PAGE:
Expenses leave widower with cancer with no food, rent
I work at an apartment complex. I am worried about one of our older tenants. He has been sick and is two months behind in his rent. The management has given him an eviction notice but I don't know where he will go. His wife died years ago and he does not have any family. Could you please check on him?
I visited this man after speaking to the woman that wrote the letter. She asked me to not tell him she had written on his behalf. She was worried about losing her job. I assured her I would not reveal who had brought him to our attention.
After knocking on the door of the apartment I waited several minutes for an answer. The chained door was slowly opened by a senior man. He looked at me puzzled and asked, "Do I know you?" I said, "Not yet but let me introduce myself." After we spoke at the cracked door for a few minutes, I explained to him why I was there, and I showed my identification, he invited me inside.
I entered the apartment not knowing what to expect. After his initial hesitation he seemed truly happy to have someone to talk to. He showed me his small apartment. It was a little crowded with old furniture and pictures of people who I assumed were his family. I asked him who some of the people were in the old photos. He pointed out his mother and father, his wife and daughter. "They are all gone now," he said sadly. I did not see any pictures of his daughter any older than a teenager. He said, "She got cancer when she was a teenager. That was almost forty years ago. There wasn't anything they could do for her. Now I got cancer and the treatment doesn't seem much better."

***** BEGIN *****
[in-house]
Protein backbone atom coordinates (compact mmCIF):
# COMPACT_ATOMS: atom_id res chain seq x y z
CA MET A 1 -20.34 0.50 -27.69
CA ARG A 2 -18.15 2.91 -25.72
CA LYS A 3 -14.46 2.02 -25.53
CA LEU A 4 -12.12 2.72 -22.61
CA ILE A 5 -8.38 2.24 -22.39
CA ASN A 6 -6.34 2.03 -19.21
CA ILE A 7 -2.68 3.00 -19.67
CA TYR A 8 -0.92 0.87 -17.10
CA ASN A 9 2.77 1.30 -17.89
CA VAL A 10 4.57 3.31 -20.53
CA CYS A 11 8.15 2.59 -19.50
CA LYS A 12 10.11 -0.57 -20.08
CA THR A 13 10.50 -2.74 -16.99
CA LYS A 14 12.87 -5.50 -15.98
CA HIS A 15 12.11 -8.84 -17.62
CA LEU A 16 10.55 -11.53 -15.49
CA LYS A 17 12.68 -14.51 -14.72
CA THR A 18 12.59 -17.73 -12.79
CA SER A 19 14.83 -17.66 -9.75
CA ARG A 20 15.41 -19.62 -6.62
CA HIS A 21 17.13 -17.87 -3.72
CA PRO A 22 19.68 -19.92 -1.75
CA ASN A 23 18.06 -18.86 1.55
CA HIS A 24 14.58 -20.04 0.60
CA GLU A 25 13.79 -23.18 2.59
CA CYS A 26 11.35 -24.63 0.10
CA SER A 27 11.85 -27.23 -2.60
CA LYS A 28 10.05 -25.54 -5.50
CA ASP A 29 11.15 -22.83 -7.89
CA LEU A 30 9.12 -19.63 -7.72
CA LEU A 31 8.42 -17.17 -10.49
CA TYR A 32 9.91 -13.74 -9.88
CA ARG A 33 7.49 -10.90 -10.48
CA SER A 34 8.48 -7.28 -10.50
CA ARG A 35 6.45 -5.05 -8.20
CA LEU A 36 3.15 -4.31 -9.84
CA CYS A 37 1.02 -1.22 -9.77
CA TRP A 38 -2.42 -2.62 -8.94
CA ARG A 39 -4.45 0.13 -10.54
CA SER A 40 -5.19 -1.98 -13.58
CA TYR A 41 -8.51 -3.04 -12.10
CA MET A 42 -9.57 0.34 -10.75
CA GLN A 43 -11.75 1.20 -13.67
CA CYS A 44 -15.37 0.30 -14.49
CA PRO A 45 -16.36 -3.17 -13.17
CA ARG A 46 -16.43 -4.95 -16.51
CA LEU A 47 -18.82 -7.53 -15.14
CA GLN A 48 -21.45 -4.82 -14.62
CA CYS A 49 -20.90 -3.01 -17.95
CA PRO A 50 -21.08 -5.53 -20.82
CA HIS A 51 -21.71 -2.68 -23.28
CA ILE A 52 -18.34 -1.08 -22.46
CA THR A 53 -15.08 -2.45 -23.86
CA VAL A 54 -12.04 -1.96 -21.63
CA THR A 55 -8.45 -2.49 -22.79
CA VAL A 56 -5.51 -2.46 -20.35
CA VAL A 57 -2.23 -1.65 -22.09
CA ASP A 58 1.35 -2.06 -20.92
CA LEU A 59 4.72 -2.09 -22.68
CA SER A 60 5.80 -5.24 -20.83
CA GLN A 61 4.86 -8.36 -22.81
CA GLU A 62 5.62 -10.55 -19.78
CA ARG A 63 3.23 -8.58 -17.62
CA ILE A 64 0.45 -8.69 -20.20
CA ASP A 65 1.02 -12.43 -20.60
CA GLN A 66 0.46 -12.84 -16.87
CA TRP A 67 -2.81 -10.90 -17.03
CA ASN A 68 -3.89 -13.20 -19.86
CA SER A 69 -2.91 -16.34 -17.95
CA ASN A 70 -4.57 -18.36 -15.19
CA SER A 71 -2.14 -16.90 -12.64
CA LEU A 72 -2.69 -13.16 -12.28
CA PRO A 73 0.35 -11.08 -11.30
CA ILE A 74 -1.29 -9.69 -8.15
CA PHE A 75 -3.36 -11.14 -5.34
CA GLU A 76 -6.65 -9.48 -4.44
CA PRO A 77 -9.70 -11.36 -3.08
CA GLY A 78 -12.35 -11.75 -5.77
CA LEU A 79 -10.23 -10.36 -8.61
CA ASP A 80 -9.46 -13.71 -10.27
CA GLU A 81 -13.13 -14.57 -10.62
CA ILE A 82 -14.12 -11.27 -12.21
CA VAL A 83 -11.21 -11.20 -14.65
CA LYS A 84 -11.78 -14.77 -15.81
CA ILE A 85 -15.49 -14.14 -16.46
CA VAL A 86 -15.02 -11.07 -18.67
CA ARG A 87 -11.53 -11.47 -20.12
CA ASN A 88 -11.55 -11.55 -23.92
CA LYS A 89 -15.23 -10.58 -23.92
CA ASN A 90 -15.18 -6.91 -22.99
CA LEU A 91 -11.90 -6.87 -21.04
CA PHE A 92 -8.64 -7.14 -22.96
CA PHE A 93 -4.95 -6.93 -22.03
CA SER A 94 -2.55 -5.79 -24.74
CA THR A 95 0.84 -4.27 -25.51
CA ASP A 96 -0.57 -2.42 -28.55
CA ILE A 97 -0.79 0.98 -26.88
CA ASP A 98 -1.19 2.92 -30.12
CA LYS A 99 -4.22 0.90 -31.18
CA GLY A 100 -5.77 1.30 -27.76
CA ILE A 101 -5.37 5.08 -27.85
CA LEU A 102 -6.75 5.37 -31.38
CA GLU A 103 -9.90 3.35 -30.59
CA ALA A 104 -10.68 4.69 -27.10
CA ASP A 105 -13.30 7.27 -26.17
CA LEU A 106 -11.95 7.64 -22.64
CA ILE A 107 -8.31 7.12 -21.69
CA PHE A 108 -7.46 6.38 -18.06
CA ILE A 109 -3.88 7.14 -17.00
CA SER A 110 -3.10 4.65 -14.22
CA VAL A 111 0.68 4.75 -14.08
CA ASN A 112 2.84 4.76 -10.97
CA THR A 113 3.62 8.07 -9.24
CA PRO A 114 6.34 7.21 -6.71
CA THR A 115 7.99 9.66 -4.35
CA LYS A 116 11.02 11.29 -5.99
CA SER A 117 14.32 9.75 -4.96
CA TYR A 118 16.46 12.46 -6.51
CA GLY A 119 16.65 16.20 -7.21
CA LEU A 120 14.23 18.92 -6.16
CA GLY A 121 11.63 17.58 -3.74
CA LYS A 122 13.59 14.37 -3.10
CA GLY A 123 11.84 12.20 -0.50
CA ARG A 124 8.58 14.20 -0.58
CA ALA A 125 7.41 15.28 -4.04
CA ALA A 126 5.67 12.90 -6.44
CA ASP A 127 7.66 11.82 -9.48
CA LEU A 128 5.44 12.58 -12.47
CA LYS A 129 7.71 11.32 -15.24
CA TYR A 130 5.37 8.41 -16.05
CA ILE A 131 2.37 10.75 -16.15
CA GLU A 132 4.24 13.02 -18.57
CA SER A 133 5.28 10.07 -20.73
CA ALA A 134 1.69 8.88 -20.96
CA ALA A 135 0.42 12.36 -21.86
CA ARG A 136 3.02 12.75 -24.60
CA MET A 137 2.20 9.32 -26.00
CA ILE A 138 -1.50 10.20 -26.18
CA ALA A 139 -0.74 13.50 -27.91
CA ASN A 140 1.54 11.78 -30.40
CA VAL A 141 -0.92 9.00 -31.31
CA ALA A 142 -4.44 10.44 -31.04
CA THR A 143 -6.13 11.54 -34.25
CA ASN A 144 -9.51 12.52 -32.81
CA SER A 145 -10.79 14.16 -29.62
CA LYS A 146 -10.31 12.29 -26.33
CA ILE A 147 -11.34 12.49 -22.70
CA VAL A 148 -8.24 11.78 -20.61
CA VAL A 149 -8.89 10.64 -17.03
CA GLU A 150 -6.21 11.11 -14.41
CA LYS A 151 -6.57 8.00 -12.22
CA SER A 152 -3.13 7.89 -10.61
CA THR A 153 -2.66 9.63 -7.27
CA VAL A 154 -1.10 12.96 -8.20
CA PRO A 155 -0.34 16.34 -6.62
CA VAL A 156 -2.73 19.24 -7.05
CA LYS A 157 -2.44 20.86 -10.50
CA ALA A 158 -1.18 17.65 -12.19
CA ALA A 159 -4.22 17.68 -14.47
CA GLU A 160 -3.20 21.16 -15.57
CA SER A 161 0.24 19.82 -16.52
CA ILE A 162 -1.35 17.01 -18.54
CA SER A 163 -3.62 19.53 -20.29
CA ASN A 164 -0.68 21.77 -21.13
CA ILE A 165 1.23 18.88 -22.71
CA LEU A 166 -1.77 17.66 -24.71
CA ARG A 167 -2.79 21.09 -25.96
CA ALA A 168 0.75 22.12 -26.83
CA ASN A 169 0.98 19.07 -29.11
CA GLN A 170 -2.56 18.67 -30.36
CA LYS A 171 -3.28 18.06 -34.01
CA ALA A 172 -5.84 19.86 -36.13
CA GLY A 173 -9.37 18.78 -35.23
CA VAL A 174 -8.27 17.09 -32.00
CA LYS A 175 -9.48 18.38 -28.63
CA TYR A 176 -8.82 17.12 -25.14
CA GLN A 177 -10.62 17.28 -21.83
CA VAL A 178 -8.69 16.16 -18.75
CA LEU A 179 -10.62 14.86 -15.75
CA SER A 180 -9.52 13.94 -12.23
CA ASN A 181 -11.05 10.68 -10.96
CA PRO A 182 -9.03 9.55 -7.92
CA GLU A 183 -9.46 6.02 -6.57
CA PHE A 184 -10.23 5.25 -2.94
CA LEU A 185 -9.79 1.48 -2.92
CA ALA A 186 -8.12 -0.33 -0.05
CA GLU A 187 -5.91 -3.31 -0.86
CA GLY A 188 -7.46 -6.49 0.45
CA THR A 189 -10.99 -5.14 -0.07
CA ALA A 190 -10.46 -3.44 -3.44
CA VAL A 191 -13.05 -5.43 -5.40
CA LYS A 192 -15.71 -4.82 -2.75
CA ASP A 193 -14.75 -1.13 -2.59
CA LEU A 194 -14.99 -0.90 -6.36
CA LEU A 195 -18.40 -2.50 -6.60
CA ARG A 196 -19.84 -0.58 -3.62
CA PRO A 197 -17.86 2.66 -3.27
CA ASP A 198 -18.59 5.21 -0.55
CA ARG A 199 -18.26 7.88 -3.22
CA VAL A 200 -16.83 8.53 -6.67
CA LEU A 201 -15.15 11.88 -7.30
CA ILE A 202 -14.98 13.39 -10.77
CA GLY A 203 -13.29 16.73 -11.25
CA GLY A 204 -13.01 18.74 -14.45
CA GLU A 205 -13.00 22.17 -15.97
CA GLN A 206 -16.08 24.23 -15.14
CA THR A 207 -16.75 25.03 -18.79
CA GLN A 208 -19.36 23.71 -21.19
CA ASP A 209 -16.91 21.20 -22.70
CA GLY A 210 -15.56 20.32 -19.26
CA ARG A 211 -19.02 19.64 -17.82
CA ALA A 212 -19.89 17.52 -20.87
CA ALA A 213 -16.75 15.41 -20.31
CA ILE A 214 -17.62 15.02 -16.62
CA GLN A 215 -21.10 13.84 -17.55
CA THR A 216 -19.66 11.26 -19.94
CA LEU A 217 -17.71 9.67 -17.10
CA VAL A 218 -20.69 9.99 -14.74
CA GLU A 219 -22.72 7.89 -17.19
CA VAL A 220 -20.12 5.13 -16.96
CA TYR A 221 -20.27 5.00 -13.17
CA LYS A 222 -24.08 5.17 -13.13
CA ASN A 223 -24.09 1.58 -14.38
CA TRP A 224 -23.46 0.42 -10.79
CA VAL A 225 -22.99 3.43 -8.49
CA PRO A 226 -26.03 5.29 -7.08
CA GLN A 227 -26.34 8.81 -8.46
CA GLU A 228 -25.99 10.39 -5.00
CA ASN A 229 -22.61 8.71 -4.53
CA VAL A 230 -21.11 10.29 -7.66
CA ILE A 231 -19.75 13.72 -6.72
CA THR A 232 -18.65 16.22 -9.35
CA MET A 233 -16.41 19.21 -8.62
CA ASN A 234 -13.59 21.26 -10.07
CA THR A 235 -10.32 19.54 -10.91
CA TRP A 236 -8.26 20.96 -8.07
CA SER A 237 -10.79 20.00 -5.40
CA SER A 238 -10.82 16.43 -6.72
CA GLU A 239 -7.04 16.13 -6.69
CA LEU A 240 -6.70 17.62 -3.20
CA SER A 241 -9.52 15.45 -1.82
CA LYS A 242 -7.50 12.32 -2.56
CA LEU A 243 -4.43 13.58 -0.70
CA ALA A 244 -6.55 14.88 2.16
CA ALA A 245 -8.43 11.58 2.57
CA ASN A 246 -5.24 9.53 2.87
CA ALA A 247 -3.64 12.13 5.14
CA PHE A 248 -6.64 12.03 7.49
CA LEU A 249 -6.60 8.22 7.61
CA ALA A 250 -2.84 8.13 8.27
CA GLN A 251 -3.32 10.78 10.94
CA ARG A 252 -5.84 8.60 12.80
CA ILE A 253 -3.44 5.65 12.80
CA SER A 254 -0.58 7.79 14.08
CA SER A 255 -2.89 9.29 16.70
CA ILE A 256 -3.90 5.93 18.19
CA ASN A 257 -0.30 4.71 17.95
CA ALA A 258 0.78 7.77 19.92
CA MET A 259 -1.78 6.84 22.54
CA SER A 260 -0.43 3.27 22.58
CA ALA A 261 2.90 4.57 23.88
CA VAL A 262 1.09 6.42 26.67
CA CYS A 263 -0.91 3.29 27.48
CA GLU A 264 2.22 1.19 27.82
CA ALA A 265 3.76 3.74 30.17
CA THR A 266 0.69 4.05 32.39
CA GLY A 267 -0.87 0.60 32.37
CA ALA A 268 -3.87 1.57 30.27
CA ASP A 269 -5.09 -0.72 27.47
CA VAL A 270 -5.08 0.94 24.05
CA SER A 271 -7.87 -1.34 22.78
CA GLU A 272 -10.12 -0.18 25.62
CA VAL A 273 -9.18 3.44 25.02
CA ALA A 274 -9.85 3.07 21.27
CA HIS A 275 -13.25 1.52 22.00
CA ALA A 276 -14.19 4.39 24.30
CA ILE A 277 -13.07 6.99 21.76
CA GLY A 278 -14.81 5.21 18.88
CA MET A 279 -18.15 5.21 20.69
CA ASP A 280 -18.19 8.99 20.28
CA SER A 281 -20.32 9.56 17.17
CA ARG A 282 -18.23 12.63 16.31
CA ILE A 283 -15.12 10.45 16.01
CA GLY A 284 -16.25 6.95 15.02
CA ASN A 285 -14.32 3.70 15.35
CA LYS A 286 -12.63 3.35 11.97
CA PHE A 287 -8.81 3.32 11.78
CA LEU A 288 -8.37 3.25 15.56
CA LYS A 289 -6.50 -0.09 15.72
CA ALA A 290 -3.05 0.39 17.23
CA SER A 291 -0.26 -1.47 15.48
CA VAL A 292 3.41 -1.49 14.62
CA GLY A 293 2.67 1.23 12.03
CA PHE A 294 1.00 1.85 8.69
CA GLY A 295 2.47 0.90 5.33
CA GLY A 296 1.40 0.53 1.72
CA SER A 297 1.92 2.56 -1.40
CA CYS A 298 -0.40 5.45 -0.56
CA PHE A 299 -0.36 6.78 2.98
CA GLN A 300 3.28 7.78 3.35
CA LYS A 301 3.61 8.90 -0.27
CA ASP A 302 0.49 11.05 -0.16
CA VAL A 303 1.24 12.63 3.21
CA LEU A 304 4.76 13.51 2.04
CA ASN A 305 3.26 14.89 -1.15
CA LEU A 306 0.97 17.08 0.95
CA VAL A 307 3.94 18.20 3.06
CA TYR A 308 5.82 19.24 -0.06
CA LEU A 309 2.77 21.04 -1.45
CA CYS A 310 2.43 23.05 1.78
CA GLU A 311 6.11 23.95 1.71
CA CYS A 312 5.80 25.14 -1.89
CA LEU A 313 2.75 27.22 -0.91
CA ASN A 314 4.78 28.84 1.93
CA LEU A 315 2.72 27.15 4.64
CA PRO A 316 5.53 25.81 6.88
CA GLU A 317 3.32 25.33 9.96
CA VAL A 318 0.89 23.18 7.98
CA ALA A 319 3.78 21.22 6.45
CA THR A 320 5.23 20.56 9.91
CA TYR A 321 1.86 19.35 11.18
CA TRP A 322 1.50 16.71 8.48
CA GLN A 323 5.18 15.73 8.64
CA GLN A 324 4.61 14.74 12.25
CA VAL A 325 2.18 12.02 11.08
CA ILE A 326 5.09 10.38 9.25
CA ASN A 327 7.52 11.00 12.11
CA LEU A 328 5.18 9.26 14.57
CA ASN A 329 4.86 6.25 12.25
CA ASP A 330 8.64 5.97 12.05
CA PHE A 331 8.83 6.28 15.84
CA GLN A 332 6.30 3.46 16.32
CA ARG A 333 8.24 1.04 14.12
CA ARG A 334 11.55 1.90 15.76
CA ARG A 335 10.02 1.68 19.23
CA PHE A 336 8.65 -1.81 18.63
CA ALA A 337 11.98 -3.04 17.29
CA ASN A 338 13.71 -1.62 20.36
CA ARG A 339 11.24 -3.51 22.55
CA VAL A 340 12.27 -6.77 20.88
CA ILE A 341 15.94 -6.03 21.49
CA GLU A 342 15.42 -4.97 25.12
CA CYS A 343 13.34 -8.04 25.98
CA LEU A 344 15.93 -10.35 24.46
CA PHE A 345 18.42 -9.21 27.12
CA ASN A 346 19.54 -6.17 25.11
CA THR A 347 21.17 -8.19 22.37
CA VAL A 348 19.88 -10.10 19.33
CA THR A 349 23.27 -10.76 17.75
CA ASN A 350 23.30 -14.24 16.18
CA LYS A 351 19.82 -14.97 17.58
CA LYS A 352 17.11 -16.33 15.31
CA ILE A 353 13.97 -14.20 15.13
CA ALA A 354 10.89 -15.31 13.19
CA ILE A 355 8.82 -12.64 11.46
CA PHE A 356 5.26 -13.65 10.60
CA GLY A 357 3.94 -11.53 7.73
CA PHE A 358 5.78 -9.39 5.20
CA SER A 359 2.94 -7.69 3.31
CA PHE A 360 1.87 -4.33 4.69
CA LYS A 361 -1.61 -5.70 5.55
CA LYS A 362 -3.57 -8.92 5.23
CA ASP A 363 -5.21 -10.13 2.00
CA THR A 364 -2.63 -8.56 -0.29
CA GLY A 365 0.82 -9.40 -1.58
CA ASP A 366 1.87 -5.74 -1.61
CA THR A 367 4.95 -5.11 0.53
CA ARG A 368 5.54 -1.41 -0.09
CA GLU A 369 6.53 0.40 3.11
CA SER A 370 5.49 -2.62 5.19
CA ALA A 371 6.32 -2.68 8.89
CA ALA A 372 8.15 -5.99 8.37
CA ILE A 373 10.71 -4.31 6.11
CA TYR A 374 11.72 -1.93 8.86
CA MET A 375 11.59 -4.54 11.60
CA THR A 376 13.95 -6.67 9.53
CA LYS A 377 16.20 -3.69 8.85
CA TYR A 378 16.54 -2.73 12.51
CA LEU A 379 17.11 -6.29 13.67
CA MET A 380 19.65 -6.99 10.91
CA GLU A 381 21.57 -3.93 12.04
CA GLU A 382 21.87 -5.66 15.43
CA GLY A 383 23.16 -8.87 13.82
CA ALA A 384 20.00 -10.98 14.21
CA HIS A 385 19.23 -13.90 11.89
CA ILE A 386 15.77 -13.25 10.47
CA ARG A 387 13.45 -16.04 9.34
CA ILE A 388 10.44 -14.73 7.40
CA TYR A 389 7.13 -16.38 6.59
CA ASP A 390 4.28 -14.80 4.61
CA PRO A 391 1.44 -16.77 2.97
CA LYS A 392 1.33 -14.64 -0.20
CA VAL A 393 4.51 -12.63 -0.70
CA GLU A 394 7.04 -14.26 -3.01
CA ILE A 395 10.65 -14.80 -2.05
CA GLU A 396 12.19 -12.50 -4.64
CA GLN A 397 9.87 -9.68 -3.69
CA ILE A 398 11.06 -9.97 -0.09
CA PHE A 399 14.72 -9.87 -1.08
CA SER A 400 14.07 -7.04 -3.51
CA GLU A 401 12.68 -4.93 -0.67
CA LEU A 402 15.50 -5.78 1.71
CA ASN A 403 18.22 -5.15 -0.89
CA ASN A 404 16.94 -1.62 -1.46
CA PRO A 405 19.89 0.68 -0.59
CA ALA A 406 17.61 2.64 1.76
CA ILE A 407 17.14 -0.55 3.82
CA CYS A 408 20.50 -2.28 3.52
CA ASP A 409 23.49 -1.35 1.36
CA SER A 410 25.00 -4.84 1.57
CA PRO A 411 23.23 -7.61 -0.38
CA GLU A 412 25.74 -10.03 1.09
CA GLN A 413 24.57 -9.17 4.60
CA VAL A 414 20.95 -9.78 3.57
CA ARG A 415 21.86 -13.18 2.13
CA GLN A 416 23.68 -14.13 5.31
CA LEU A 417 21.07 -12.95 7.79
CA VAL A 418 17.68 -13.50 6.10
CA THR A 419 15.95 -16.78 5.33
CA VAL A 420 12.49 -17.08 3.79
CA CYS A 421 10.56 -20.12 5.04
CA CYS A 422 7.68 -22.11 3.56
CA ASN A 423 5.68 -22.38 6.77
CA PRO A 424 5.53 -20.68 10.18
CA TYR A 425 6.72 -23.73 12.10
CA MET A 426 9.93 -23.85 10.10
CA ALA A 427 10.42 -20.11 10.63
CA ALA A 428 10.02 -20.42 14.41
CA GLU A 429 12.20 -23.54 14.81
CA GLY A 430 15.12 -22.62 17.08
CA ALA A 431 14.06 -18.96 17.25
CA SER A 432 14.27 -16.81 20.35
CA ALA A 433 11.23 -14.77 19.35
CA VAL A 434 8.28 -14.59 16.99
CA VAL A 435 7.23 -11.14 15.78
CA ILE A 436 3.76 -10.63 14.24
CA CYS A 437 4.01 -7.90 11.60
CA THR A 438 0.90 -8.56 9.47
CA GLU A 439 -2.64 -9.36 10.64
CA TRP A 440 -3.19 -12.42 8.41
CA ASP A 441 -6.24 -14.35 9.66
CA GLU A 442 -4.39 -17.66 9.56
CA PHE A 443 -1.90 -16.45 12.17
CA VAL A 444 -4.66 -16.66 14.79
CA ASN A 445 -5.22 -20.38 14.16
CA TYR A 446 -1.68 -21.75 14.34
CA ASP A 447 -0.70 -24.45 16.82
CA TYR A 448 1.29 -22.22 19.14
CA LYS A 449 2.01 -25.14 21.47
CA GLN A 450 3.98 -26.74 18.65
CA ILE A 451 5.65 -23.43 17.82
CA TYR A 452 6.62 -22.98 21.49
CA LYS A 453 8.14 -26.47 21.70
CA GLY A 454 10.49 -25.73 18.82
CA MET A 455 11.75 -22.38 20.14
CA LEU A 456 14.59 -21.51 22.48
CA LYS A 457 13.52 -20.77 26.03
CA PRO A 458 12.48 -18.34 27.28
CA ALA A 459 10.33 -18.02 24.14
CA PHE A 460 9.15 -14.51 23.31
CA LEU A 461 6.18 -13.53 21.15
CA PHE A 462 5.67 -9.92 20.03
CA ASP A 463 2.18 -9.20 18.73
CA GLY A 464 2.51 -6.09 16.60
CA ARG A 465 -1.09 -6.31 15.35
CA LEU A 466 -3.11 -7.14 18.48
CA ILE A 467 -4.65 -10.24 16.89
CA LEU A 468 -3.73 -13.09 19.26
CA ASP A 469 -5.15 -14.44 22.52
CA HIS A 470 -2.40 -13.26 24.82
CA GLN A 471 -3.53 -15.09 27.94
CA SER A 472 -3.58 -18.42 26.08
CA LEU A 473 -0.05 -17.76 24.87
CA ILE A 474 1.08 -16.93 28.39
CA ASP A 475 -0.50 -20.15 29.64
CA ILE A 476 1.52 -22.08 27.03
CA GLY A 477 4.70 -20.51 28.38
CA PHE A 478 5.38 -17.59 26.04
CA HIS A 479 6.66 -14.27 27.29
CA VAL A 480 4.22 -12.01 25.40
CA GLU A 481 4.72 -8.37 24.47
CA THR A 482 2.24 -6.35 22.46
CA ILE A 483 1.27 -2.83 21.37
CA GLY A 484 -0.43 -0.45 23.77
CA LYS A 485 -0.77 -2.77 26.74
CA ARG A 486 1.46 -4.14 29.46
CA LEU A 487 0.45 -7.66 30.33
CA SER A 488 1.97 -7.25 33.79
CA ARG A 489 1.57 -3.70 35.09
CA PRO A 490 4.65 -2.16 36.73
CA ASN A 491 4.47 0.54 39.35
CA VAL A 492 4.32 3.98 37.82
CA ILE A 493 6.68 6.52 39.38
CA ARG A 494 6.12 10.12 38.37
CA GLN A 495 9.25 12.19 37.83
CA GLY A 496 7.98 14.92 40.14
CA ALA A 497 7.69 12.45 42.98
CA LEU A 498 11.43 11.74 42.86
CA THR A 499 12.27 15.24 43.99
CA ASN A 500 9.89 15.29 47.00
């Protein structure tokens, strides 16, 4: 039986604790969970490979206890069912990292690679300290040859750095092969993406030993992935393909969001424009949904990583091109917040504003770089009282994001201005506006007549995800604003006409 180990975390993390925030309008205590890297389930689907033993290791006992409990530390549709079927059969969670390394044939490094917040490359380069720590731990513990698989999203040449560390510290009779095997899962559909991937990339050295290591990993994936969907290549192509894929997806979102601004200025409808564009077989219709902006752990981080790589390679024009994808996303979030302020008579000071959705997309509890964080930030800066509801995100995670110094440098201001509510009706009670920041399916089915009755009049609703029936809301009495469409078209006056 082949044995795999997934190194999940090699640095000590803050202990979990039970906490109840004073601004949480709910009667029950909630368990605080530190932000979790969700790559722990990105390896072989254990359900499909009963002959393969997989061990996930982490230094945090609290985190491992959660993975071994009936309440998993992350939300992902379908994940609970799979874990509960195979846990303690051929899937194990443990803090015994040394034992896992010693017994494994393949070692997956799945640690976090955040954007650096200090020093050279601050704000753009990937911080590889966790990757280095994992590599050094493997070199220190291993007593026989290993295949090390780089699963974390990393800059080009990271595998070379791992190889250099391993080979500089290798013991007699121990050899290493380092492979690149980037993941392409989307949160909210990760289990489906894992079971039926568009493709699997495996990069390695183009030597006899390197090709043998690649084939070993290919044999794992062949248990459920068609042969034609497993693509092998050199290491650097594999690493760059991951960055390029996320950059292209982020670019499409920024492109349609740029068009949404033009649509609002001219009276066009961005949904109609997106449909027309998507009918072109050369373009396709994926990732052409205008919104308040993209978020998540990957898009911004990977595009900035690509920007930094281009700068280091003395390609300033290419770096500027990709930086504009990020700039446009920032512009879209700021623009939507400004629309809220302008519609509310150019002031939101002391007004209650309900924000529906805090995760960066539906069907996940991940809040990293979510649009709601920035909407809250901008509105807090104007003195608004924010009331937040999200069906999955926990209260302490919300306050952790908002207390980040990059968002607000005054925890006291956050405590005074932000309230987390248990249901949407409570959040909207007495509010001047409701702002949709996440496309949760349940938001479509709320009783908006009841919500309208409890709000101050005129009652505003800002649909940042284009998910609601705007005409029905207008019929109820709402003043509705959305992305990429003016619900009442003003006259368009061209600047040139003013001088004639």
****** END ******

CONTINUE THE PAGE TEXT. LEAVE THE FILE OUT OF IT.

The senior man told me his wife passed away years ago, "From a broken heart." is how he put it. "After our daughter died my wife lost all hope. She just couldn't cope with the loss. She died from a heart attack."
I asked him about his cancer. He said he had done some chemo but it had made him so sick he couldn't function. He was not seeking any other treatment for cancer. He had made his peace with dying. I asked him about his delinquent rent and if he had any other outstanding bills. He told me how he had been trying to buy his wife's and daughter's graves a nice headstone for years. He had never been able to save enough to get something nice. I asked if he had spent his rent on this and he admitted he had, along with his utilities money. He said, "I couldn't die without making sure they had a proper burial place. Who would do this once I'm gone?" I asked if he knew he was in risk of eviction. He said, "Yes, but I can die homeless." He held his frail hand up to his eyes to cover his tears. I could see his tears pass by his hand onto his cheeks. I told him, "No. We will not let you become homeless. The Time Is Now to Help will do all we can to make sure you stay right here in this apartment."